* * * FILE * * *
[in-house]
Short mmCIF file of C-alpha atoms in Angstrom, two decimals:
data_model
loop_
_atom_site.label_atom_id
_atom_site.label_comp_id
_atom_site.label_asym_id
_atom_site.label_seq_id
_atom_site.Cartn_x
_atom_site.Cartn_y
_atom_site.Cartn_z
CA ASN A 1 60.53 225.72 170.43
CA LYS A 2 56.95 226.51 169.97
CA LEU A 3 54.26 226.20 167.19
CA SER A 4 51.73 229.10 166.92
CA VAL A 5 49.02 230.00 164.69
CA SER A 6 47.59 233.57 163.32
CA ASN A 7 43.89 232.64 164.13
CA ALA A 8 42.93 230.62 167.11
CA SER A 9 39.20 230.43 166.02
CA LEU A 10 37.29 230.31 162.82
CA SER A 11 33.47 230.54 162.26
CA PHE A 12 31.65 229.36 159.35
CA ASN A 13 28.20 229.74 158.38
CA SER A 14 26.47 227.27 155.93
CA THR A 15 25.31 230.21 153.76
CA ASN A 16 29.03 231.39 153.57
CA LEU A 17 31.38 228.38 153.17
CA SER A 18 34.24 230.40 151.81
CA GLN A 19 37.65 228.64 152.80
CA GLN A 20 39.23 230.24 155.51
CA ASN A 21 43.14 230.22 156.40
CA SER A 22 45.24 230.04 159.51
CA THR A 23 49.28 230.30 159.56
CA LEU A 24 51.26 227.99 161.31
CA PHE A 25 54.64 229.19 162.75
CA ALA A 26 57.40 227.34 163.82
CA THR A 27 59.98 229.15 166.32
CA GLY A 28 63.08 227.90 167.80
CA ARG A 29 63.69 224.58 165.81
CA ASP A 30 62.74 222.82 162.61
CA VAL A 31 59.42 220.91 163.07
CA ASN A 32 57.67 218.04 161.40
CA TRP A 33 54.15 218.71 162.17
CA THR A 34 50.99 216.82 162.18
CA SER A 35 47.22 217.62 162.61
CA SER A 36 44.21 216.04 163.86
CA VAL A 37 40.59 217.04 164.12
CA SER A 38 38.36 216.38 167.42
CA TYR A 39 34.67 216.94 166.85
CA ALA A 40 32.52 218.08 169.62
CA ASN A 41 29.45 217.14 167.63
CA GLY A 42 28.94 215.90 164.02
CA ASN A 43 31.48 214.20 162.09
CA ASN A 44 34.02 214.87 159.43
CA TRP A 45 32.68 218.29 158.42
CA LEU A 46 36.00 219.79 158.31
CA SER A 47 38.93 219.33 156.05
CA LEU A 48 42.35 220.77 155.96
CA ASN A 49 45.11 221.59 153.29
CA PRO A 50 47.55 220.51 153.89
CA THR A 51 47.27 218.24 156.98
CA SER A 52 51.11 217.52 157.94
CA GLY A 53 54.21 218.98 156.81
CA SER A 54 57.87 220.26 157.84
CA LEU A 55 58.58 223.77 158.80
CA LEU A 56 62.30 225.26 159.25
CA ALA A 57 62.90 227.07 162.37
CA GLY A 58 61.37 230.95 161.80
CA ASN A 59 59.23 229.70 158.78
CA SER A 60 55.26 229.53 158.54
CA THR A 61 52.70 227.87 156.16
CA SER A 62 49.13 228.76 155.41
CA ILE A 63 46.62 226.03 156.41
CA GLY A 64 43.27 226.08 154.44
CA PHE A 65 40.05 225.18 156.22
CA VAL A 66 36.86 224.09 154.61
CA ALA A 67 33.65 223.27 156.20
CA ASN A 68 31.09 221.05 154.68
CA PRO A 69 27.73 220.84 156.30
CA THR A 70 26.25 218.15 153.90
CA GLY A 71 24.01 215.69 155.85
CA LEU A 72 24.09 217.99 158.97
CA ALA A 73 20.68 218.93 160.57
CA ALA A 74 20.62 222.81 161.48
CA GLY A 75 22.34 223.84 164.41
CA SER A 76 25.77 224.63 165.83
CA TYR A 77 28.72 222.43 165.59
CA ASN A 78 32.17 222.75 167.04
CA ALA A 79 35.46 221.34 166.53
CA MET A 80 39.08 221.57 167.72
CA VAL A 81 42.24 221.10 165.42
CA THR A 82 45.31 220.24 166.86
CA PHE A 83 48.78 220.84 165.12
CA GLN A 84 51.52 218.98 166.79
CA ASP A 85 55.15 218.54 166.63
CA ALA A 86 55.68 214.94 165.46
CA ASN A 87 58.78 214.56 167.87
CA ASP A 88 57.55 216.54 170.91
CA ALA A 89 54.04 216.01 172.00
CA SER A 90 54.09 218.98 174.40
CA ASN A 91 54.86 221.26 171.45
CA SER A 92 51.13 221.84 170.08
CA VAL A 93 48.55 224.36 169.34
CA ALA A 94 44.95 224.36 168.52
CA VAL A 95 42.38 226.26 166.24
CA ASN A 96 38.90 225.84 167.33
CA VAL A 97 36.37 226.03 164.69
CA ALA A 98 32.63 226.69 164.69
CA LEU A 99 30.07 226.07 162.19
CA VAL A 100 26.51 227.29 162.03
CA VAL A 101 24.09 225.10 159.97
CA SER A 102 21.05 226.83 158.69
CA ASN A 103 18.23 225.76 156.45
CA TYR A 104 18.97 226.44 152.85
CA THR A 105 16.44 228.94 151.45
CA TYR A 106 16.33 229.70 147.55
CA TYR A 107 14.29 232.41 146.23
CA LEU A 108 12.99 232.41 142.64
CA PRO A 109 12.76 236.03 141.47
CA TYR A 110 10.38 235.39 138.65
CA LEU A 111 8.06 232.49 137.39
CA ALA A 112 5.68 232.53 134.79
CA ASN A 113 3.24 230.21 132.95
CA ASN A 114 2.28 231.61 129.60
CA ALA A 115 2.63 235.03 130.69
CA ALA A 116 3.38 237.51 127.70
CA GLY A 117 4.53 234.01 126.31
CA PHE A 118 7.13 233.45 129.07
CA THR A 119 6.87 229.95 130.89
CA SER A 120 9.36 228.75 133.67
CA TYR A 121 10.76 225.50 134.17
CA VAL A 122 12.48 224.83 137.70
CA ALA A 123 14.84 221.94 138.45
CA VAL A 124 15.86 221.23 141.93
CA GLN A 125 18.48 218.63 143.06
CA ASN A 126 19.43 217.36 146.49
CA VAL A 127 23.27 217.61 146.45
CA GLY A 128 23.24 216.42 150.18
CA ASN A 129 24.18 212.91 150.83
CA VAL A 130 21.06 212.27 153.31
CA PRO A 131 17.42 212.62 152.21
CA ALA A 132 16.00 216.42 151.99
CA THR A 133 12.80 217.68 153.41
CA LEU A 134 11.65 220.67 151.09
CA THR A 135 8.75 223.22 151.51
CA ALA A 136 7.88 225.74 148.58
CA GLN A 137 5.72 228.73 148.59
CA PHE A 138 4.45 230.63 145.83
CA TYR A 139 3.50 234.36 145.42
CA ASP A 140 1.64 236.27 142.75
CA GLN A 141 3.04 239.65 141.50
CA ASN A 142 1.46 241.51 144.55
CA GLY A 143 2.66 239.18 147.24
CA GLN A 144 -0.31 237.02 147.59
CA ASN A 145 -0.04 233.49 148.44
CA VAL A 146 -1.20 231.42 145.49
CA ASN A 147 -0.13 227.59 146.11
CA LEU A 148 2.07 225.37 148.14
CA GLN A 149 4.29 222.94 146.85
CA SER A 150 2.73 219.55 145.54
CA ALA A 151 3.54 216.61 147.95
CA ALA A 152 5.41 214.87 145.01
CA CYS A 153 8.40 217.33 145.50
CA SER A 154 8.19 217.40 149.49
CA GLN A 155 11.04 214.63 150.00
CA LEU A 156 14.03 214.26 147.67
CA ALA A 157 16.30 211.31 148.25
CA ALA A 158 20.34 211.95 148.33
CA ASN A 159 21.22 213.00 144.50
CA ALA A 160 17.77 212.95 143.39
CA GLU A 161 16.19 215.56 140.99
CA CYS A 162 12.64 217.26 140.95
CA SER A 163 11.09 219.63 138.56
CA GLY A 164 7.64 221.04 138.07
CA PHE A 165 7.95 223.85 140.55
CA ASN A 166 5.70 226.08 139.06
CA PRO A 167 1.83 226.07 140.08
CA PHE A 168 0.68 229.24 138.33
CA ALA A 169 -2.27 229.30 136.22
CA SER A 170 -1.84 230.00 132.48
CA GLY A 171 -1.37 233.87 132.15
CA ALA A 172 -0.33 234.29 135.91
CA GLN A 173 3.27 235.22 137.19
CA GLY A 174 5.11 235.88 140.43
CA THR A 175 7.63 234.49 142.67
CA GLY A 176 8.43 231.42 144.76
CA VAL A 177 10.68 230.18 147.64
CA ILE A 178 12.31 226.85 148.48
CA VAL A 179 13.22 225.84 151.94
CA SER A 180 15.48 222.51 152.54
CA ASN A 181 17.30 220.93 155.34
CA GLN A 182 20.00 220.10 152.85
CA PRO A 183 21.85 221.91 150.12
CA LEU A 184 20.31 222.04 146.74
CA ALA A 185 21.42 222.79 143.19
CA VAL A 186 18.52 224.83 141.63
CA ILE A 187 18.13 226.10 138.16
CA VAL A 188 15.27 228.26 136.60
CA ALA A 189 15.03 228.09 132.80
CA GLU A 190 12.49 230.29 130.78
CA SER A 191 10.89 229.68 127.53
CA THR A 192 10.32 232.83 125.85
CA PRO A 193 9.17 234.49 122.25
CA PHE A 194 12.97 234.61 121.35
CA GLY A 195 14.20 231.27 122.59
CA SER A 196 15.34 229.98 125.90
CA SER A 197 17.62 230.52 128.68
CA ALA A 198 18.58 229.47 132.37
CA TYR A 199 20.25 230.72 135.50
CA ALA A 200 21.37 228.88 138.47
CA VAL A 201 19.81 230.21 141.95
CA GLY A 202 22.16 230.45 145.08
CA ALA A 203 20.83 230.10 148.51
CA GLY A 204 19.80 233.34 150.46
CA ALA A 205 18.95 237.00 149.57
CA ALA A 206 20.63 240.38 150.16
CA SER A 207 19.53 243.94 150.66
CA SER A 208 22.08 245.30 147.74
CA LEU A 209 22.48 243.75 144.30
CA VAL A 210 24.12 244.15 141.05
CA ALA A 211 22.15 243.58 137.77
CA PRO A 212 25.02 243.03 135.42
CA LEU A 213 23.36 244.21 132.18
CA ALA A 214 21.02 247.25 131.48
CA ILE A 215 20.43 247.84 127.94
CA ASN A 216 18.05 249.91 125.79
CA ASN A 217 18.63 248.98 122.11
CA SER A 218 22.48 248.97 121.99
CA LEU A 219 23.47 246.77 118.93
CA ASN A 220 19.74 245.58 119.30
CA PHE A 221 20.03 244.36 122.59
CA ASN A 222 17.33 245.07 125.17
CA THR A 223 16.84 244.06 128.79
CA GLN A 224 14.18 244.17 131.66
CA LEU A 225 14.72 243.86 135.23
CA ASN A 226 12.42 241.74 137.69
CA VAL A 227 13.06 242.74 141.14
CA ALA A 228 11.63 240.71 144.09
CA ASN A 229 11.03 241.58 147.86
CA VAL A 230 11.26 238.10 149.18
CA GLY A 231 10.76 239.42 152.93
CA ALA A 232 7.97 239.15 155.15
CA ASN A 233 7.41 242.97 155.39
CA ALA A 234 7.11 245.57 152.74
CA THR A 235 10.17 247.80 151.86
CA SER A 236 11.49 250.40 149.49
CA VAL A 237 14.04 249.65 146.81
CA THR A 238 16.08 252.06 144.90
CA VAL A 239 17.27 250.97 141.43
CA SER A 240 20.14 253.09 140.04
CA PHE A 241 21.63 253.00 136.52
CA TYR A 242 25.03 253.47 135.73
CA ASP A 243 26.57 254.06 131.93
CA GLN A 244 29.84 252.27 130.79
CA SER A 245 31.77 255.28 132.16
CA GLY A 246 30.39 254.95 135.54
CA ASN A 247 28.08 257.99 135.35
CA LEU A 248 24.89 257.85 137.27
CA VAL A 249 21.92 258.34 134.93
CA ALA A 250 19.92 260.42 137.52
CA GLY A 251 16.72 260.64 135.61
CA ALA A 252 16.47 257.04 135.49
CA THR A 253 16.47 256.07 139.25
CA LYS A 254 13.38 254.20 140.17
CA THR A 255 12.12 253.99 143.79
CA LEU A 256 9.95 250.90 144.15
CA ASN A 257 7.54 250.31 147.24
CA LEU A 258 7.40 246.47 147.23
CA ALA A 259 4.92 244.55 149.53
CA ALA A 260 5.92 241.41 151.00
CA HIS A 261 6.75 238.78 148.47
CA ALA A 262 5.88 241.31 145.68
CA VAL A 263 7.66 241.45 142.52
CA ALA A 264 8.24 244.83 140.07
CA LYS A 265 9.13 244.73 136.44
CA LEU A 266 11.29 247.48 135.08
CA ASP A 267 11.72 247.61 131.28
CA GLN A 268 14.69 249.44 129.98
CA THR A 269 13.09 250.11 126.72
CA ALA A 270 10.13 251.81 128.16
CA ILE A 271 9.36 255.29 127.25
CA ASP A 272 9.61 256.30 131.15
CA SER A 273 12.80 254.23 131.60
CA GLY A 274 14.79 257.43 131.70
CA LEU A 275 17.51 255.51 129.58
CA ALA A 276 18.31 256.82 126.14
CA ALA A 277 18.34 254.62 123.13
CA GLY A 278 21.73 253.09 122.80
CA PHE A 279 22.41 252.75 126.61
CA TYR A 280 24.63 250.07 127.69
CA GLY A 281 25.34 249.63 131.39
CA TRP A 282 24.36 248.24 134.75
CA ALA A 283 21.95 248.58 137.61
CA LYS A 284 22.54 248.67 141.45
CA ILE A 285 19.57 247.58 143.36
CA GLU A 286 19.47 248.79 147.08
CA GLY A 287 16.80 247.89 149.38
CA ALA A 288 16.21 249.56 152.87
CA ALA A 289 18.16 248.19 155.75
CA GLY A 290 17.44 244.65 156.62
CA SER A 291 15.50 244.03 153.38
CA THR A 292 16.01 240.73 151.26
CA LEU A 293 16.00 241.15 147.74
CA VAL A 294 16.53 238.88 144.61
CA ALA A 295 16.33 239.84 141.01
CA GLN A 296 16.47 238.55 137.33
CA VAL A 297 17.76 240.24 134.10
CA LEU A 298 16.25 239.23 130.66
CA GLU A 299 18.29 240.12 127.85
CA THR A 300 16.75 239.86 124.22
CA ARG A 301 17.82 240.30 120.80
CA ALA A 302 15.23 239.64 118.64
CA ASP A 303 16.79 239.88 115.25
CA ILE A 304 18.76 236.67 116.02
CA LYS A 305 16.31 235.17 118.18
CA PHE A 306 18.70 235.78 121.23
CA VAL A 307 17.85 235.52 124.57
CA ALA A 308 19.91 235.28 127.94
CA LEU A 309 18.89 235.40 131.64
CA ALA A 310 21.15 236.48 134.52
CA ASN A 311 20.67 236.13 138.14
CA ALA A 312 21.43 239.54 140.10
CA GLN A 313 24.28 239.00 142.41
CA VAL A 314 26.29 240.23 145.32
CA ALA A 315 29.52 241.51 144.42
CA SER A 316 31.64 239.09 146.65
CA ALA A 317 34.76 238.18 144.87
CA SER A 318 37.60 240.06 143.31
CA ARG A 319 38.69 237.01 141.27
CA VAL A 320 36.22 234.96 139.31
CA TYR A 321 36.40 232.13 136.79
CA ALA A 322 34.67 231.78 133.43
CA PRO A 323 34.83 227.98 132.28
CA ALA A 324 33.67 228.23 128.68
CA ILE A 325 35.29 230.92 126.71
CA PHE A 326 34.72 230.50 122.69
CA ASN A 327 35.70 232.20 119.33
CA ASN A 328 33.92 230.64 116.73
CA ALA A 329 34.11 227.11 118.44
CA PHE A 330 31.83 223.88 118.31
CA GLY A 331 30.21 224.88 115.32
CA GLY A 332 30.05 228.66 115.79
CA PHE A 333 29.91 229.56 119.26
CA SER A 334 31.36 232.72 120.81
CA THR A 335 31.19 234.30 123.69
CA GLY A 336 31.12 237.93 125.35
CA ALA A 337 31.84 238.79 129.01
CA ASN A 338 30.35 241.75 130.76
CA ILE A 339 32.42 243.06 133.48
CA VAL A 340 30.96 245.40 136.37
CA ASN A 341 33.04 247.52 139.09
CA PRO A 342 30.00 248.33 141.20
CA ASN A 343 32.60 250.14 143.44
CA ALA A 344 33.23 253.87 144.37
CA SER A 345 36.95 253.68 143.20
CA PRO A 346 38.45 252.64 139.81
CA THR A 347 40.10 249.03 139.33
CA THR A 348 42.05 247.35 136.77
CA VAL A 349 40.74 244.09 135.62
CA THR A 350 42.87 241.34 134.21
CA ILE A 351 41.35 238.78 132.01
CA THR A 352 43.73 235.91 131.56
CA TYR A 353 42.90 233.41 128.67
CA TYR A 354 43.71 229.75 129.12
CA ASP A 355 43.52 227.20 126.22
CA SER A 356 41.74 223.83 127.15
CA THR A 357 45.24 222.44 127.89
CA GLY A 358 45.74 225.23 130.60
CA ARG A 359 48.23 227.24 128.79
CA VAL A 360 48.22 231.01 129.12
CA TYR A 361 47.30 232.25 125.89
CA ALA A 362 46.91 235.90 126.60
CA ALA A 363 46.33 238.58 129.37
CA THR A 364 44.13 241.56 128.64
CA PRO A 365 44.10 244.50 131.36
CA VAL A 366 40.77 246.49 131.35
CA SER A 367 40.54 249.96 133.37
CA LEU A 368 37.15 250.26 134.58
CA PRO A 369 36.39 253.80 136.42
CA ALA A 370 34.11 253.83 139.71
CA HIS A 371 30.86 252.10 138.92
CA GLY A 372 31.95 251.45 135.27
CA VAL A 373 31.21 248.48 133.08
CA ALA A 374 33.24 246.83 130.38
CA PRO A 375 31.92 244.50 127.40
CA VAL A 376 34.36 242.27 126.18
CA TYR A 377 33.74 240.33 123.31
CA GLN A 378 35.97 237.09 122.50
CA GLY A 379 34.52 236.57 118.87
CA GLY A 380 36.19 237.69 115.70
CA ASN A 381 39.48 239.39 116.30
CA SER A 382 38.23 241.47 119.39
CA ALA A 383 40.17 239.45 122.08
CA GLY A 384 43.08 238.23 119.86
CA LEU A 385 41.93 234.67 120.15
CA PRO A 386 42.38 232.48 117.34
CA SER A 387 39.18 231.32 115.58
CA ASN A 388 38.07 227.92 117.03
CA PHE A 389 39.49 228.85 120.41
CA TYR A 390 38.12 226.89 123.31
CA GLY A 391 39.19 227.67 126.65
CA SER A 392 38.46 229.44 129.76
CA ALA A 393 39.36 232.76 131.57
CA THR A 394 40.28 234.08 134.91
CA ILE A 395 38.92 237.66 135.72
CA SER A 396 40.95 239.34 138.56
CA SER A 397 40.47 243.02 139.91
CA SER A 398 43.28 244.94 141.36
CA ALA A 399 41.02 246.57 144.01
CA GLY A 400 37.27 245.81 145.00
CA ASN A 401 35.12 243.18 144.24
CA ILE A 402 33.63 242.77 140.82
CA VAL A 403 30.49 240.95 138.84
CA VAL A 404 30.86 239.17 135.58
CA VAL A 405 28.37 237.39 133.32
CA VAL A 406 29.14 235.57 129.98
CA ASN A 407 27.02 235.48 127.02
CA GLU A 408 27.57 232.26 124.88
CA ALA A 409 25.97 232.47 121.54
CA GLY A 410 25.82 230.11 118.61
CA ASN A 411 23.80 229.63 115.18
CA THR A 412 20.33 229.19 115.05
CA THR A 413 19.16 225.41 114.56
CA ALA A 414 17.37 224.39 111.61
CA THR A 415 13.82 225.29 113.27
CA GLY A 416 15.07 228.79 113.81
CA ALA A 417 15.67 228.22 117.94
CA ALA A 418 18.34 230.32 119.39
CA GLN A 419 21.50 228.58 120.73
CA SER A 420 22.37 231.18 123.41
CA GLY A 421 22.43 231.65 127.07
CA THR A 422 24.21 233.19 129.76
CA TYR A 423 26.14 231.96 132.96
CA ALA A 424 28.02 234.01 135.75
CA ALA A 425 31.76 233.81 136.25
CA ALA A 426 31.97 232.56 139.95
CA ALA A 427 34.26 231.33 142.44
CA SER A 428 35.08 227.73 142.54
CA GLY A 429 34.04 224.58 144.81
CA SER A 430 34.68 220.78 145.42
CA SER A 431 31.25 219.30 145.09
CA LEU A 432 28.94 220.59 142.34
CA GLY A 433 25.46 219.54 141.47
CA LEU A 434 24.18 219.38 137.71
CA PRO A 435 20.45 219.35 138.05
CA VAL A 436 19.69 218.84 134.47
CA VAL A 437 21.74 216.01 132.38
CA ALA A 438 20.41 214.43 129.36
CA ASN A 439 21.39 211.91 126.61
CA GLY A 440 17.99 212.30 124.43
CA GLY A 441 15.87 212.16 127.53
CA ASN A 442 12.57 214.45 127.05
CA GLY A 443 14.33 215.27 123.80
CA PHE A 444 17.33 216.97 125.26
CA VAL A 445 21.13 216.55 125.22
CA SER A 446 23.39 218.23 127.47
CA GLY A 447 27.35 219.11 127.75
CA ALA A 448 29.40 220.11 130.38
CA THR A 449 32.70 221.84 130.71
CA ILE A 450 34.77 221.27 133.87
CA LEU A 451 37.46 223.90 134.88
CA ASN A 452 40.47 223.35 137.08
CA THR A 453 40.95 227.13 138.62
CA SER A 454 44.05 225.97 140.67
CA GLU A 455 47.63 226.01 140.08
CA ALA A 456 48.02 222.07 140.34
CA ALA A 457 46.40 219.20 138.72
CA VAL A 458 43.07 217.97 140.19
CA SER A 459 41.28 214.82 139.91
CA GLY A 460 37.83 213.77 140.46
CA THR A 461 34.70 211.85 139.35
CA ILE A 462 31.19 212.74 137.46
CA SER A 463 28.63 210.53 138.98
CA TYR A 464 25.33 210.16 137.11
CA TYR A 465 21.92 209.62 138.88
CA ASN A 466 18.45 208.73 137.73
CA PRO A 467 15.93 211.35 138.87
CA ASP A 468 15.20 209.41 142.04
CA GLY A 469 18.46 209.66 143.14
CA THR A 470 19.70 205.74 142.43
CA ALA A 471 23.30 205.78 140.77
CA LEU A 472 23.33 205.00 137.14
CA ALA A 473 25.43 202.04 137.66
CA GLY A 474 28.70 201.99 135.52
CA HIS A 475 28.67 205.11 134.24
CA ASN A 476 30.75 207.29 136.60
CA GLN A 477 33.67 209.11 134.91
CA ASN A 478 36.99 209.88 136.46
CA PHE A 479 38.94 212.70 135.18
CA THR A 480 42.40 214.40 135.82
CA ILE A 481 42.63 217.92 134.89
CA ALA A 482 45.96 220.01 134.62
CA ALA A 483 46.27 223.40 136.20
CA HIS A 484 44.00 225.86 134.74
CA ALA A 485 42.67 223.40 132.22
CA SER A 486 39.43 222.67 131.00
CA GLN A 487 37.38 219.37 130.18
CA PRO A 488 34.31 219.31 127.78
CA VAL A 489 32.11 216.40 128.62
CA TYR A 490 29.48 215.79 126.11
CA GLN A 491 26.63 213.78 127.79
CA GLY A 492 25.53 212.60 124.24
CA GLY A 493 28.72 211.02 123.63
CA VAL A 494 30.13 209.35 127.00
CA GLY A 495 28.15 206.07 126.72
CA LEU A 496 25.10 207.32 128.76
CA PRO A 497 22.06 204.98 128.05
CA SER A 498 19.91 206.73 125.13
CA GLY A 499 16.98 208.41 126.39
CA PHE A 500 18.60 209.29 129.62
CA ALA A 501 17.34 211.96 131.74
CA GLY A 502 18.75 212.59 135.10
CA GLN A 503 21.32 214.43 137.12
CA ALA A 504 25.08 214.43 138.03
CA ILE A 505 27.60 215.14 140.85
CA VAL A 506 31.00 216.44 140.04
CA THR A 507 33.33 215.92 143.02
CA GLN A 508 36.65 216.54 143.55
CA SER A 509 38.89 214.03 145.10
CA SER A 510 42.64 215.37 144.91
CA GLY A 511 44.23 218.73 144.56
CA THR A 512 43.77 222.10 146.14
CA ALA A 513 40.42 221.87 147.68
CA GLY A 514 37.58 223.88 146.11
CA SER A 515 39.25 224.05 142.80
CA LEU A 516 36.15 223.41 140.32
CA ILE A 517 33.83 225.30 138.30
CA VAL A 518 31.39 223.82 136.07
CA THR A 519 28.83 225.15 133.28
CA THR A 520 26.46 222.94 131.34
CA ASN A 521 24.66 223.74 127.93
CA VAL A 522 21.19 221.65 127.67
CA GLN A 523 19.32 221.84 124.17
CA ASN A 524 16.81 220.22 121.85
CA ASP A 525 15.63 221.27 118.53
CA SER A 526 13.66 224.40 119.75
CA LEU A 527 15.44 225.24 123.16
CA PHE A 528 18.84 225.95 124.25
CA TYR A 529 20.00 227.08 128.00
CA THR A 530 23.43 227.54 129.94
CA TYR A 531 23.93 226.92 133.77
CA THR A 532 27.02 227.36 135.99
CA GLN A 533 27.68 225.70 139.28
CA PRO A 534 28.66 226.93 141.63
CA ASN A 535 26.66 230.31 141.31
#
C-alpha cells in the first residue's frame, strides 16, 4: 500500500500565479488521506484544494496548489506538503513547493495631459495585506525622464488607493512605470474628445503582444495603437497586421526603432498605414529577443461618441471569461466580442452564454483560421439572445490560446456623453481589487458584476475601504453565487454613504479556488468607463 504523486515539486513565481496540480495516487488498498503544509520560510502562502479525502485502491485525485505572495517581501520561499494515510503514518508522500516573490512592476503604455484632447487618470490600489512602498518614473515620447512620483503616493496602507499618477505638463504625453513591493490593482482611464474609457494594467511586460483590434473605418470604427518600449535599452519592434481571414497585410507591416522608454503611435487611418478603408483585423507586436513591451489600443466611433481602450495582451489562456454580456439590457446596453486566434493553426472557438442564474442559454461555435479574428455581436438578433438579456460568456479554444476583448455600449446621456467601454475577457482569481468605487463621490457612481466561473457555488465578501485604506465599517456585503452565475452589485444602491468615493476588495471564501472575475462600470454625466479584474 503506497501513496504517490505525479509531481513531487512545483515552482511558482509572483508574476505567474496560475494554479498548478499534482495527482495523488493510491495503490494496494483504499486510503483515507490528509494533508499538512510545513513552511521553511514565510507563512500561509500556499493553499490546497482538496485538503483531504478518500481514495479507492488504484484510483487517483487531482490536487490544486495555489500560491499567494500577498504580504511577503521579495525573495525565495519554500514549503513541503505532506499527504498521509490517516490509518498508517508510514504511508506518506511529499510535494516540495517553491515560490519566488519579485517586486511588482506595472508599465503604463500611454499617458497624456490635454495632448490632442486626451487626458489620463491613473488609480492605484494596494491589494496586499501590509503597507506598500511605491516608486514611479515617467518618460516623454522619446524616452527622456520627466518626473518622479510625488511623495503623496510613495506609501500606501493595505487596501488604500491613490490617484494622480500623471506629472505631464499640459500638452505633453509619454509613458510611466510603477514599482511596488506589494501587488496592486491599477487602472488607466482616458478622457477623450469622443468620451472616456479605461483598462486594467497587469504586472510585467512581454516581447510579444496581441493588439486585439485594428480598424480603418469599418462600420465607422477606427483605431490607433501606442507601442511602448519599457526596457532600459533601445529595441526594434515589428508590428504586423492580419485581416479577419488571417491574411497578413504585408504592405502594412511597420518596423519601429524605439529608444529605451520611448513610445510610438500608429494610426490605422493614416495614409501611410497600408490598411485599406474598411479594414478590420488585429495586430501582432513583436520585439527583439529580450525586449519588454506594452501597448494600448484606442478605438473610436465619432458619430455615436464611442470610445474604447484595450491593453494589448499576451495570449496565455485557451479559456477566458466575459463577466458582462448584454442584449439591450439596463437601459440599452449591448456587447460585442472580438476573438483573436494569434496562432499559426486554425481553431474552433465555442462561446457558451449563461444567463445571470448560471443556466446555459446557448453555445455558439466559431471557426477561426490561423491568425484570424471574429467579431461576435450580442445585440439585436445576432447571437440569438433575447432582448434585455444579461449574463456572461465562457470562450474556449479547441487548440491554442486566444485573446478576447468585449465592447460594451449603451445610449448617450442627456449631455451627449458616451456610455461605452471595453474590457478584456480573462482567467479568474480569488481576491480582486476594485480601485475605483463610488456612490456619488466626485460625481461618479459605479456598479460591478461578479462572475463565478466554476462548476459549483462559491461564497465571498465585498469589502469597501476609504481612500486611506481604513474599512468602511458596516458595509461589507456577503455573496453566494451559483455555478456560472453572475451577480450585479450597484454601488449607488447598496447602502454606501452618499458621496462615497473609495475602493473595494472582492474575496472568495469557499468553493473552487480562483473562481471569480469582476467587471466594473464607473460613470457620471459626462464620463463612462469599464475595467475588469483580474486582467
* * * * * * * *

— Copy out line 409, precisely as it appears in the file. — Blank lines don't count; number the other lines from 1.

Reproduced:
CA SER A 398 43.28 244.94 141.36